One comparative effective analysis in the PROSPER study compared longitudinal outcomes for ischemic stroke patients with atrial fibrillation who were discharged on oral anticoagulant warfarin with patients not discharged on any oral anticoagulant during the period of 2 years using Medicare claims.12 Patients discharged on warfarin spent 47.6 more days at home compared with patients not prescribed any oral anticoagulant, thus showing the significant advantages of anticoagulation for secondary prevention of cardiovascular complications in this patient population. Another PROSPER study similarly confirmed advantage of prescribing statin for stroke survivors at discharge. On average, those who received statins at discharge spent 28 more days at home compared with those who did not.11 These findings highlight the ease of communication that use of home-time variable in research studies provides in conveying advantages of important therapies. A recent study that was conducted in Alberta, Canada, showed that, among patients with different stroke types, patients with intracerebral hemorrhage had the least home-time whereas patients with transient ischemic attack had the longest home-time. This study demonstrates feasibility of adoption and acceptance of home-time as an outcome measure beyond the United States.9
As with other stroke outcome measures, home-time is prone to some limitations. Two patients with similar number of days at home may have very different care requirements, which may not be easily estimated from available data. Variability in availability of postdischarge care and assistance may contribute to observed differences in home-time among patients covered by different insurance types, treated in different health systems, or from different countries in clinical studies. Statistical adjustment for social factors that may influence home-time (eg, marital status, income level) may not be feasible because such data elements are inconsistently collected in clinical research studies. Developing a more robust definition for home-time that can be used in the National Institutes of Health Common Data Elements would facilitate its use as an end point for clinical trials.14 Home-time may have less validity for patients who are disabled at baseline before their index stroke.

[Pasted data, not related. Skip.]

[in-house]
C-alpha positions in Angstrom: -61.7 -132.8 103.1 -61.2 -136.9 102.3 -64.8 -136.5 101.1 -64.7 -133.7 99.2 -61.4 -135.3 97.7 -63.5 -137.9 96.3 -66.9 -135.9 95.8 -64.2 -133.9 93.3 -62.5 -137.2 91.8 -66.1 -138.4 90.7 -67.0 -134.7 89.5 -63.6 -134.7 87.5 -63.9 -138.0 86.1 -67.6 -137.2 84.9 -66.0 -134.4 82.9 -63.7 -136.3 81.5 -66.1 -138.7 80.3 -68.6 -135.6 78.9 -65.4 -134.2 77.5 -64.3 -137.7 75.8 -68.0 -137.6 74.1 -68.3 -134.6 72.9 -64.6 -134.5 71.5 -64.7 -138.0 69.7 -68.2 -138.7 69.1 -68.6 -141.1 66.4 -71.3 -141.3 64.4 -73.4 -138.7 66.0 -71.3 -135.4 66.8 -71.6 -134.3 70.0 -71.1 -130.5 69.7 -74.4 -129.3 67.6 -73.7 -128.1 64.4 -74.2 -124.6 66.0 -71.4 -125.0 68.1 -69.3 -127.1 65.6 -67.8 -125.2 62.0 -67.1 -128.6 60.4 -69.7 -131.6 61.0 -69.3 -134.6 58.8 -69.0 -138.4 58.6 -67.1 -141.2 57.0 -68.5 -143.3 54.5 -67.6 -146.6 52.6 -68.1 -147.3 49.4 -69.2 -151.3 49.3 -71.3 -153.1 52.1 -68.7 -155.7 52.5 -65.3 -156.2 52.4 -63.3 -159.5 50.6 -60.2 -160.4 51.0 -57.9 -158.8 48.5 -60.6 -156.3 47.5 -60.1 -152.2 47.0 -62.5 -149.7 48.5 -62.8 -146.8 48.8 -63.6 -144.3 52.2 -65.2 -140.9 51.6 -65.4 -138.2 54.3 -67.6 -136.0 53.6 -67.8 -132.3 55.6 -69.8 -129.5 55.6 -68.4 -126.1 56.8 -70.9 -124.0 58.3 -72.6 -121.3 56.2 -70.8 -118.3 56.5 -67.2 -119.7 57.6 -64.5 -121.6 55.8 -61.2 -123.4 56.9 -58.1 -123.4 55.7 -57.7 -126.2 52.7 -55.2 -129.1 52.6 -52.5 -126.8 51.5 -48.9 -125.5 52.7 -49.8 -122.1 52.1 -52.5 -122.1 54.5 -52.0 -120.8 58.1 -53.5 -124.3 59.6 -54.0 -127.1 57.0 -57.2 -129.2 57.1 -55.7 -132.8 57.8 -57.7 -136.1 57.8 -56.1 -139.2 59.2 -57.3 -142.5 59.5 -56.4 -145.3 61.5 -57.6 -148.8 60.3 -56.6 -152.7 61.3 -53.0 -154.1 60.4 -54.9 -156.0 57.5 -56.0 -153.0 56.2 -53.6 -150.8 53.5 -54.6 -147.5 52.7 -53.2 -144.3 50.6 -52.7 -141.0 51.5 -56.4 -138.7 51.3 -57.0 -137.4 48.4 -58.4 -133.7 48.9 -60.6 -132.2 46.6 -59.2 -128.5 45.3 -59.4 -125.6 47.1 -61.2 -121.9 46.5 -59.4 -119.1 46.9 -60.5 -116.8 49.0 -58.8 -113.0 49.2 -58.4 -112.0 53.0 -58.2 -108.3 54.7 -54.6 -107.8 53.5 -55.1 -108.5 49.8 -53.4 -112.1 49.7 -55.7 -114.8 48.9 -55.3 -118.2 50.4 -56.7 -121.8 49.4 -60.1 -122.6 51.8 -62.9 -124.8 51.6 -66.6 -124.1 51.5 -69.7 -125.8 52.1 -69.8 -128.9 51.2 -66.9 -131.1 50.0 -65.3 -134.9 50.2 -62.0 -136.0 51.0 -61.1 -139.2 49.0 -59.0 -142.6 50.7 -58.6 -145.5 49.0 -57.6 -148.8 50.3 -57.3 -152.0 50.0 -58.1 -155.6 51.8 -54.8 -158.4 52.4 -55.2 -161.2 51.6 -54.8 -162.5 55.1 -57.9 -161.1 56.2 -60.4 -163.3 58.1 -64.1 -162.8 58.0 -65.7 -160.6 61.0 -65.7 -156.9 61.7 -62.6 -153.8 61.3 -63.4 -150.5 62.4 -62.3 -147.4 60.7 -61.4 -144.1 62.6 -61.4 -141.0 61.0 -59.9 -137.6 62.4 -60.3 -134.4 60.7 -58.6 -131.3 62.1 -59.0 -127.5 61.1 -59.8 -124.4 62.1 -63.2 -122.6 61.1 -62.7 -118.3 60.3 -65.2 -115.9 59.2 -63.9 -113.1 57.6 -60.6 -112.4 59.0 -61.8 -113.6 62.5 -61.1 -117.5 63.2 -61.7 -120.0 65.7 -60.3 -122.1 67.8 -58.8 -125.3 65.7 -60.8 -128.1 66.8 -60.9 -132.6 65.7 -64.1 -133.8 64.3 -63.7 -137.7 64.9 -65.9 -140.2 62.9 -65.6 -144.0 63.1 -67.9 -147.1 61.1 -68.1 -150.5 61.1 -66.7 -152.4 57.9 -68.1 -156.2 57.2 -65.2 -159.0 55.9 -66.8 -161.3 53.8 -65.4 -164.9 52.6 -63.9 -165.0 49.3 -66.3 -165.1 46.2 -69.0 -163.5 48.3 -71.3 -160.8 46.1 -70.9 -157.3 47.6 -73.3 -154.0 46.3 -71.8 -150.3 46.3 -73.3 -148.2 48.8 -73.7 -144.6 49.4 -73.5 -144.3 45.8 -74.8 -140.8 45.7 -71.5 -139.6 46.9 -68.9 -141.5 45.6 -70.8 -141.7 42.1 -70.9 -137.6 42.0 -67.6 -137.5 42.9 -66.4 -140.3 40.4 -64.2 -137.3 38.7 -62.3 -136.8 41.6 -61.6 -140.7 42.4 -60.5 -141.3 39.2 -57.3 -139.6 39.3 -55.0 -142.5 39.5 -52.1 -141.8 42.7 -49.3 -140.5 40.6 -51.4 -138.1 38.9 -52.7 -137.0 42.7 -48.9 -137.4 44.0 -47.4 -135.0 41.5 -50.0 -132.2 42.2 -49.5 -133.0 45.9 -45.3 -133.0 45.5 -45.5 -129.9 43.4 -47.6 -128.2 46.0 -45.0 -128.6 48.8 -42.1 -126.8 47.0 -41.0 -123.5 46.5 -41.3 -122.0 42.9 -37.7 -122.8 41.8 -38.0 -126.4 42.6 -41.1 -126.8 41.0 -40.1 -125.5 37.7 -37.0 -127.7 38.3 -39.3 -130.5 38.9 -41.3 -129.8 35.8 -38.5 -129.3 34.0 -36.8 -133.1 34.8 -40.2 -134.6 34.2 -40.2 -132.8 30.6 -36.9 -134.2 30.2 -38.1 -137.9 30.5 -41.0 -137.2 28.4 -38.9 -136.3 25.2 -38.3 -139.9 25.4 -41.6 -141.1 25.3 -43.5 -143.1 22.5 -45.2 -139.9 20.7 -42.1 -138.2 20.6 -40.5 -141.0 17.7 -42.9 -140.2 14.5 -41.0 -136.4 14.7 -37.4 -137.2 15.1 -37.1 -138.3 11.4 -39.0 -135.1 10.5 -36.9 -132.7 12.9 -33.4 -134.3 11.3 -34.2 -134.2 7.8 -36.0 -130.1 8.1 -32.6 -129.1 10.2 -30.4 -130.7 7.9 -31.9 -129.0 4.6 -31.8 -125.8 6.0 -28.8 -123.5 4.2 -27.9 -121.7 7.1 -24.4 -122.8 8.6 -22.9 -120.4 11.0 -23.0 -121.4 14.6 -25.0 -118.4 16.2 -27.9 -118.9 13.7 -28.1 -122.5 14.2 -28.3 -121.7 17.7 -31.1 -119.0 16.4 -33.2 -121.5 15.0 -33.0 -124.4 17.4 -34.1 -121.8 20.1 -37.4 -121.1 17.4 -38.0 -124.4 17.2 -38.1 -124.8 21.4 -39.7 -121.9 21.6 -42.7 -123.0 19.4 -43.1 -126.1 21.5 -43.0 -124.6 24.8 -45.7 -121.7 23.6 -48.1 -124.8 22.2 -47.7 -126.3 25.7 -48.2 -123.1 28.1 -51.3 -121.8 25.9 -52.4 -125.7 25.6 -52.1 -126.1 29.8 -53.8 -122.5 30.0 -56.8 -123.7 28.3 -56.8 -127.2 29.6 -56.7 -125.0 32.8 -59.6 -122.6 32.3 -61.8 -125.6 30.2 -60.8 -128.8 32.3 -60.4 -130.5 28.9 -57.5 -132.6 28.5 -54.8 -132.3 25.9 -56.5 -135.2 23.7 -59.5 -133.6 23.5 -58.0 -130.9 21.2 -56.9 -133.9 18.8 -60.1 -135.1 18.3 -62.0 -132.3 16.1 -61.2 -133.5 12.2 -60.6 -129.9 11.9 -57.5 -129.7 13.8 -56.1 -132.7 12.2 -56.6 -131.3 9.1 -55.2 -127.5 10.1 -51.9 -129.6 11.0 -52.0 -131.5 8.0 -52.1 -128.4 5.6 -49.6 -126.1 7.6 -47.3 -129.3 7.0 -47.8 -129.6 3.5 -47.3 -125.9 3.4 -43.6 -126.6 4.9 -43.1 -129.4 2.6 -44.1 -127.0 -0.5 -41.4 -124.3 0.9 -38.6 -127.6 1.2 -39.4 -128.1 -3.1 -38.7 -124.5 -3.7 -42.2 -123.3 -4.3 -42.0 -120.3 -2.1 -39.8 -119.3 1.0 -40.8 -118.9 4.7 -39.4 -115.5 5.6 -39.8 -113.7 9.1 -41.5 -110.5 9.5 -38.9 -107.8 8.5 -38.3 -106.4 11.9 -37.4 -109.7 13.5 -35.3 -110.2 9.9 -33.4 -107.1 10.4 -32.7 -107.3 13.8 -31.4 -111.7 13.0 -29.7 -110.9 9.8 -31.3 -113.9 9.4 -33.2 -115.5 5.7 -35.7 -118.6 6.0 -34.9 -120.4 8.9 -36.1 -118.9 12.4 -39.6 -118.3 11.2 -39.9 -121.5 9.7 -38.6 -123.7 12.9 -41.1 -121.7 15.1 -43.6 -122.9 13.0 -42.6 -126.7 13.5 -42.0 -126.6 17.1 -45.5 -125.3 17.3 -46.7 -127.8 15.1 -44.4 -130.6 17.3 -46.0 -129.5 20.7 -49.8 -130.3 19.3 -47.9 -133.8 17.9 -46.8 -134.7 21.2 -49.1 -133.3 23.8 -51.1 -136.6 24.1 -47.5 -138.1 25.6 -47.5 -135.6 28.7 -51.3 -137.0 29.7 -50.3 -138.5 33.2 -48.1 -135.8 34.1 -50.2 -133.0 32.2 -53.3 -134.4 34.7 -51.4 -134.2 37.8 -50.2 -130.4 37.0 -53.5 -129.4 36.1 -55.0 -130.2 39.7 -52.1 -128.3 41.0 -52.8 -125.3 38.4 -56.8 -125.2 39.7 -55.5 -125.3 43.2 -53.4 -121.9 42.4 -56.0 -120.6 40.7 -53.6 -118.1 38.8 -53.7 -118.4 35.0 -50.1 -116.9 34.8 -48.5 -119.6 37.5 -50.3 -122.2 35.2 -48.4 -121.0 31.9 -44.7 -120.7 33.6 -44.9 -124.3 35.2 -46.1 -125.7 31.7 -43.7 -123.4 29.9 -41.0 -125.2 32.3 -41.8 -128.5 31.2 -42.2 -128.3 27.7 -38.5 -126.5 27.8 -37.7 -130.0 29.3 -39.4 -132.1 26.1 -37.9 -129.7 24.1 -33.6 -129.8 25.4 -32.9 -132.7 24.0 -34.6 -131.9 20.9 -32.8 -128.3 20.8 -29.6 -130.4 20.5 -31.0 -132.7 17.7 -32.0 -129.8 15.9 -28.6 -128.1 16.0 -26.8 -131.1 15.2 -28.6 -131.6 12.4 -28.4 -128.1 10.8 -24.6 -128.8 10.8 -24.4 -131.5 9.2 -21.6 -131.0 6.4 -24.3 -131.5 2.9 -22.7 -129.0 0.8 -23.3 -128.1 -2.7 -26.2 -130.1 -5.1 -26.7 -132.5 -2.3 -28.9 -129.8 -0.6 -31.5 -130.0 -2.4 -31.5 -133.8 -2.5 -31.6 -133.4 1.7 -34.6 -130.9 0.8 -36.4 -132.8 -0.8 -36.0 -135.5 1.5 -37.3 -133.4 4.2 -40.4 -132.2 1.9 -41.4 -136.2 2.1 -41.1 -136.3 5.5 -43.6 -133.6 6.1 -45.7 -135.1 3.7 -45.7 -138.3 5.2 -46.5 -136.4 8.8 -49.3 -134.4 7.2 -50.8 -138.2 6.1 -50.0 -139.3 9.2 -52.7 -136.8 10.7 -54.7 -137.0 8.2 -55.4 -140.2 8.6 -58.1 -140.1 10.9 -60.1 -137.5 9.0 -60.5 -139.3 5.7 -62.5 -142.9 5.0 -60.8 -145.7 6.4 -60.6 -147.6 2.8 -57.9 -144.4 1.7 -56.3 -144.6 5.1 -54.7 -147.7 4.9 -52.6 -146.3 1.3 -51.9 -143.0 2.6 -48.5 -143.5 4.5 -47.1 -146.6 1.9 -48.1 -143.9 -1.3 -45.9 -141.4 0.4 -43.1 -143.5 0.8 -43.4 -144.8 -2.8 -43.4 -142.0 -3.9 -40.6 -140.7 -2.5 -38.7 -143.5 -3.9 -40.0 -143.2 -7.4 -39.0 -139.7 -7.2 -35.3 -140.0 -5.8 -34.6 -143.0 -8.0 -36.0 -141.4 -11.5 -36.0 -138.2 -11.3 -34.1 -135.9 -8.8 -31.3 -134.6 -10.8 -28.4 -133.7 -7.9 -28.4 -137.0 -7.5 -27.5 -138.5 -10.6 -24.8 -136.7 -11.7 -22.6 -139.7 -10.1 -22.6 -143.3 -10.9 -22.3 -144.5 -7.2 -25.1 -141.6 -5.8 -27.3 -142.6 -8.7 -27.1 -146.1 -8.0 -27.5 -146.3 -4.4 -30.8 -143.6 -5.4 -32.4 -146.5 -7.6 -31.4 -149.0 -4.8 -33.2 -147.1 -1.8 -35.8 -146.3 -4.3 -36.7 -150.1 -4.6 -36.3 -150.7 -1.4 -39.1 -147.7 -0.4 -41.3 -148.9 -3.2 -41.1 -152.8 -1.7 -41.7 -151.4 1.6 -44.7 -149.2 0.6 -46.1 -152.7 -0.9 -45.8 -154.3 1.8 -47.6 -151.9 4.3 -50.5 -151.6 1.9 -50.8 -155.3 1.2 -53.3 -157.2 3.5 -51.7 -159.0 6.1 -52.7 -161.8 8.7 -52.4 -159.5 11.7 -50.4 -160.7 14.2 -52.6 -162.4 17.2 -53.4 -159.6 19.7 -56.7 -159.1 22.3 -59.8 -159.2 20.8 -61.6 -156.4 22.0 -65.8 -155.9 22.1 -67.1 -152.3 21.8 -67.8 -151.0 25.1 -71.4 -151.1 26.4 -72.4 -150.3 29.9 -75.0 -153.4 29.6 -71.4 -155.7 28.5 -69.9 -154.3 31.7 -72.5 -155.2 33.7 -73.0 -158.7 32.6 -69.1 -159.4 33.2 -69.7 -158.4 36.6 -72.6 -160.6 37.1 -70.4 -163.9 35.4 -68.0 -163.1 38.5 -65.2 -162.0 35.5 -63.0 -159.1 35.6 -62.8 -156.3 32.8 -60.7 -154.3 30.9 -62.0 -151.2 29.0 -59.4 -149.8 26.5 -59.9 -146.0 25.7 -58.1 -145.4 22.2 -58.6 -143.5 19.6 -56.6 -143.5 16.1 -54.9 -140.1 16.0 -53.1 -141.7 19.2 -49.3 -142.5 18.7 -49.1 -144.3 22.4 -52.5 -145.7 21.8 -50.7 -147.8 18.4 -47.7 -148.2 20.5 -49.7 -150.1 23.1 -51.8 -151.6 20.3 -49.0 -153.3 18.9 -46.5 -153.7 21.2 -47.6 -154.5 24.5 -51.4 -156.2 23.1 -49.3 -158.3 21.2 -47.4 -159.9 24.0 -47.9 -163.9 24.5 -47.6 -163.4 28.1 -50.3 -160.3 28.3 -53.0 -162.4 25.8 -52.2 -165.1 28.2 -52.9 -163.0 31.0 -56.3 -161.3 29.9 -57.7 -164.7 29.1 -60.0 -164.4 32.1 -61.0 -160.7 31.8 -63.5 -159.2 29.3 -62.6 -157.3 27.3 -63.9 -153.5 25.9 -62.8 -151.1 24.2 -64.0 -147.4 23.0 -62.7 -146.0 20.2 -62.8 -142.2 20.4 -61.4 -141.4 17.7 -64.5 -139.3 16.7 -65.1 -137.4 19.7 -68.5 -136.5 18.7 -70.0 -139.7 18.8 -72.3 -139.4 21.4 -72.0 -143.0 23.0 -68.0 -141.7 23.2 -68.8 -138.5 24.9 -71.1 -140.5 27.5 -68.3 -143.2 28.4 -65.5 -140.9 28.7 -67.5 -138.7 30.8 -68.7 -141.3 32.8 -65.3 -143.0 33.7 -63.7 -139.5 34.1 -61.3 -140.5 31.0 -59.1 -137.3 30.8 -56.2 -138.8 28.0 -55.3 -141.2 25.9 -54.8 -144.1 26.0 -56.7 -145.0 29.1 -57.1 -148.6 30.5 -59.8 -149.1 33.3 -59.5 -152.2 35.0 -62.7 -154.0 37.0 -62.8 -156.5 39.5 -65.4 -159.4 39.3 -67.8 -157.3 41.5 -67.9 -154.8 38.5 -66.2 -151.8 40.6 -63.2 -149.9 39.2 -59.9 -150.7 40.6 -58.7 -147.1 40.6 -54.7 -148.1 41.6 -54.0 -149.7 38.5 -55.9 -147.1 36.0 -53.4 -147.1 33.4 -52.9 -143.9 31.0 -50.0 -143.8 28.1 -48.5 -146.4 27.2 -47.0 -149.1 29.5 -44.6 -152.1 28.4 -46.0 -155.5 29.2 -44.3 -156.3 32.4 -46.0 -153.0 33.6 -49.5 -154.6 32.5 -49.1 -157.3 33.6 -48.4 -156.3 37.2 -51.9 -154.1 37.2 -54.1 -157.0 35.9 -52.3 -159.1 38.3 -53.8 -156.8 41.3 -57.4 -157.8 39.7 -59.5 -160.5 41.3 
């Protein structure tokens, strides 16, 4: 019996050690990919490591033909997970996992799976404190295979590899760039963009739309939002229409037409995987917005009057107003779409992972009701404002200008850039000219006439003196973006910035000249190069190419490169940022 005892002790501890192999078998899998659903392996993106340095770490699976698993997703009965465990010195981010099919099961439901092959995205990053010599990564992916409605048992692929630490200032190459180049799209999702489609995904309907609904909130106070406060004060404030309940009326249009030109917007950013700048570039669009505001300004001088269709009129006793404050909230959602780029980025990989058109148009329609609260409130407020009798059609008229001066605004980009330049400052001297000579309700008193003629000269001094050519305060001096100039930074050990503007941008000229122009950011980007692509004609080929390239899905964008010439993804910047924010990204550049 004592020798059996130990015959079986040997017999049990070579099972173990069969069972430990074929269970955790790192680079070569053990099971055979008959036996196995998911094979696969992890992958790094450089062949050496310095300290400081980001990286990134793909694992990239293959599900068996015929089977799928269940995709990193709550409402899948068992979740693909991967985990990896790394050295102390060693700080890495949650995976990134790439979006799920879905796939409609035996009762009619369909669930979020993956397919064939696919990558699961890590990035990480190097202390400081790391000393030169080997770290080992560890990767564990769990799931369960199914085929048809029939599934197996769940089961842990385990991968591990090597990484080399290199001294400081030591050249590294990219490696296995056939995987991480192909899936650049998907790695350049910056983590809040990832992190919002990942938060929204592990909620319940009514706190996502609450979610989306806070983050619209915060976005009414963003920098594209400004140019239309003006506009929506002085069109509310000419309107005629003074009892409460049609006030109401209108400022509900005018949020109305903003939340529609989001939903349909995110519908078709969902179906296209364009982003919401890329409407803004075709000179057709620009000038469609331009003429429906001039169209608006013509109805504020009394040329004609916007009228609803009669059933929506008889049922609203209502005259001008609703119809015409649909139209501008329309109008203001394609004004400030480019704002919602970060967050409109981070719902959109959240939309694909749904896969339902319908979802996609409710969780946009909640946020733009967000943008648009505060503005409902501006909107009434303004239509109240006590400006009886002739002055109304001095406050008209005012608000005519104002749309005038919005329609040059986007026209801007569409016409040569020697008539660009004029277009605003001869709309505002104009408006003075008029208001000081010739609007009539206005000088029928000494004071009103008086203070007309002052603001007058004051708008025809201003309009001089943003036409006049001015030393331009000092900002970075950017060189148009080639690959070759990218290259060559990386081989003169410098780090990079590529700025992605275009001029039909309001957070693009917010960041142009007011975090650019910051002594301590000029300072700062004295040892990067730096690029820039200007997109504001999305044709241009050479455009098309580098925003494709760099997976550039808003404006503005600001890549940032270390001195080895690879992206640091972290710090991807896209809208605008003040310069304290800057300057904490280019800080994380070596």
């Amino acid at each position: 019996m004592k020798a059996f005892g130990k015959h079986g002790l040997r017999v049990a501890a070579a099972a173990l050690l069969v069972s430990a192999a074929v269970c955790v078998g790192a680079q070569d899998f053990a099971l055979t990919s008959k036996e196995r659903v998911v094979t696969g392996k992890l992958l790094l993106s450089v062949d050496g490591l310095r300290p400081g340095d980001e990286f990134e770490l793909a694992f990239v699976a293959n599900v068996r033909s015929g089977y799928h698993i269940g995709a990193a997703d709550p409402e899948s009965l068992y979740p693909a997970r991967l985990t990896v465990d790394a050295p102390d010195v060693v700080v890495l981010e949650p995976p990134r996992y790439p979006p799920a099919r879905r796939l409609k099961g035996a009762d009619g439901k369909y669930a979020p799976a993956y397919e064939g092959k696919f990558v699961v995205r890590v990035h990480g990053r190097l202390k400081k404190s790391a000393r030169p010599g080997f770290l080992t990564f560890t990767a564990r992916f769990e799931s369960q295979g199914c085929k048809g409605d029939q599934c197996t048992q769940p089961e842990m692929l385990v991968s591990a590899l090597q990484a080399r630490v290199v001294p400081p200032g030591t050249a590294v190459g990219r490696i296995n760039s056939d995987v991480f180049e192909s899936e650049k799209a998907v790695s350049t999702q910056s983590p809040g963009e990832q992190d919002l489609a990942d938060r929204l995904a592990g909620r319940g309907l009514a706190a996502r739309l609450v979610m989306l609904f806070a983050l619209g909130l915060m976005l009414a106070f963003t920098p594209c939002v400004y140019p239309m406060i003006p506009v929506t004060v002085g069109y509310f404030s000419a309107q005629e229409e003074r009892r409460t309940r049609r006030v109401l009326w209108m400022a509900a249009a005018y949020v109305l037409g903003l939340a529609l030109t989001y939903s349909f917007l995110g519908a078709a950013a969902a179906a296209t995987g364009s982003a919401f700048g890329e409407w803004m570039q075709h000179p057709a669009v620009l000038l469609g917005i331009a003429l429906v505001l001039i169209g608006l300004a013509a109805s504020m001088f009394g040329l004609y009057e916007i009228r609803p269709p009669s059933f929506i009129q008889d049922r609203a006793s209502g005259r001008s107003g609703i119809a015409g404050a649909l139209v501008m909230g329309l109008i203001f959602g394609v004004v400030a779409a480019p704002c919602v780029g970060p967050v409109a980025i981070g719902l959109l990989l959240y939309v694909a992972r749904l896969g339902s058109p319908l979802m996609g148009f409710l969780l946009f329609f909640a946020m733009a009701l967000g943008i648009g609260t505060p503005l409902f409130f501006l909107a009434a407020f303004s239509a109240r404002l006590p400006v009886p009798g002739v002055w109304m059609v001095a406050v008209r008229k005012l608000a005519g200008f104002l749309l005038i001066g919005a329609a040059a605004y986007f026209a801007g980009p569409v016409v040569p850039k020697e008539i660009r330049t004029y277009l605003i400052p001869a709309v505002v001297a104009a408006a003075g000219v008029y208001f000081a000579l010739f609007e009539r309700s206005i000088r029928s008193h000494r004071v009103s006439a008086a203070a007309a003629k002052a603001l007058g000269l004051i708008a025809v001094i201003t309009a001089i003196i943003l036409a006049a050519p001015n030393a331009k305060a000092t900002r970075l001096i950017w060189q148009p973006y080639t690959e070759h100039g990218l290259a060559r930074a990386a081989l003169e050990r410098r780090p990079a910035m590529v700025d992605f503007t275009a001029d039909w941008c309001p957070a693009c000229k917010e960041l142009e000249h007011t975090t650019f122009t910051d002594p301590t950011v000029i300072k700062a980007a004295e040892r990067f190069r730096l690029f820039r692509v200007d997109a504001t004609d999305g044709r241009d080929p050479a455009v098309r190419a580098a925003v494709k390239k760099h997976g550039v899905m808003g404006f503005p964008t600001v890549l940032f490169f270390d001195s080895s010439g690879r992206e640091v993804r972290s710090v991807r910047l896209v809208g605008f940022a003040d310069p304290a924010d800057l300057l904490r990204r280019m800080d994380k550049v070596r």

Home-time is defined most simply as the time a patient spends at home after an index event. The use of home-time as an outcome measure may help inform healthcare providers and patients in identifying more effective and patient-centered stroke treatments. We encourage the use of home-time by researchers, nurses, and other practitioners in clinical neuroscience who are in need of a generalizable concept to represent a high-priority, patient-centered outcome after stroke.
1. Hannah D, Lindholm B, Maisch L. Certain uncertainty: life after stroke
from the patient’s perspective. Circ Cardiovasc Qual Outcomes
2. O’Brien EC, Xian Y, Fonarow GC, Olson DM, Schwamm LH, Hernandez AF. Clinical commentary on "Certain uncertainty: life after stroke
from the patient’s perspective". Circ Cardiovasc Qual Outcomes
3. Xian Y, O’Brien EC, Fonarow GC, et al. Patient-Centered Research Into Outcomes Stroke
Patients Prefer and Effectiveness Research: implementing the patient-driven research paradigm to aid decision making in stroke
care. Am Heart J
4. Quinn TJ, Dawson J, Lees JS, et al. Time spent at home poststroke—"home-time" a meaningful and robust outcome
measure for stroke
5. Fonarow GC, Liang L, Thomas L, et al. Assessment of home-time after acute ischemic stroke
in Medicare beneficiaries. Stroke
6. Duncan PW, Jorgensen HS, Wade DT. Outcome
measures in acute stroke
trials—a systematic review and some recommendations to improve practice. Stroke
7. Dromerick AW, Edwards DF, Diringer MN. Sensitivity to changes in disability after stroke
: a comparison of four scales useful in clinical trials. J Rehabil Res Dev
8. Young FB, Weir CJ, Lees KR, GAIN International Trial Steering Committee and Investigators. Comparison of the National Institutes of Health Stroke
Scale with disability outcome
measures in acute stroke
9. Yu AYX, Rogers E, Wang M, et al. Population-based study of home-time by stroke
type and correlation with modified Rankin score. Neurology
10. Mishra NK, Shuaib A, Lyden P, et al. Home time is extended in patients with ischemic stroke
who receive thrombolytic therapy: a validation study of home time as an outcome
11. O’Brien EC, Greiner MA, Xian Y, et al. Clinical effectiveness of statin therapy after ischemic stroke
: primary results from the statin therapeutic area of the Patient-Centered Research Into Outcomes Stroke
Patients Prefer and Effectiveness Research (PROSPER) study. Circulation
12. Xian Y, Wu J, O’Brien EC, et al. Real world effectiveness of warfarin among ischemic stroke
patients with atrial fibrillation: observational analysis from Patient-Centered Research into Outcomes Stroke
Patients Prefer and Effectiveness Research (PROSPER) study. BMJ
13. O’Brien EC, Xian Y, Xu H, et al. Hospital variation in home-time after acute ischemic stroke
: insights from the PROSPER study (Patient-Centered Research Into Outcomes Stroke
Patients Prefer and Effectiveness Research). Stroke
14. Saver JL, Warach S, Janis S, et al. Standardizing the structure of stroke
clinical and epidemiologic research data: the National Institute of Neurological Disorders and Stroke
Common Data Element (CDE) project. Stroke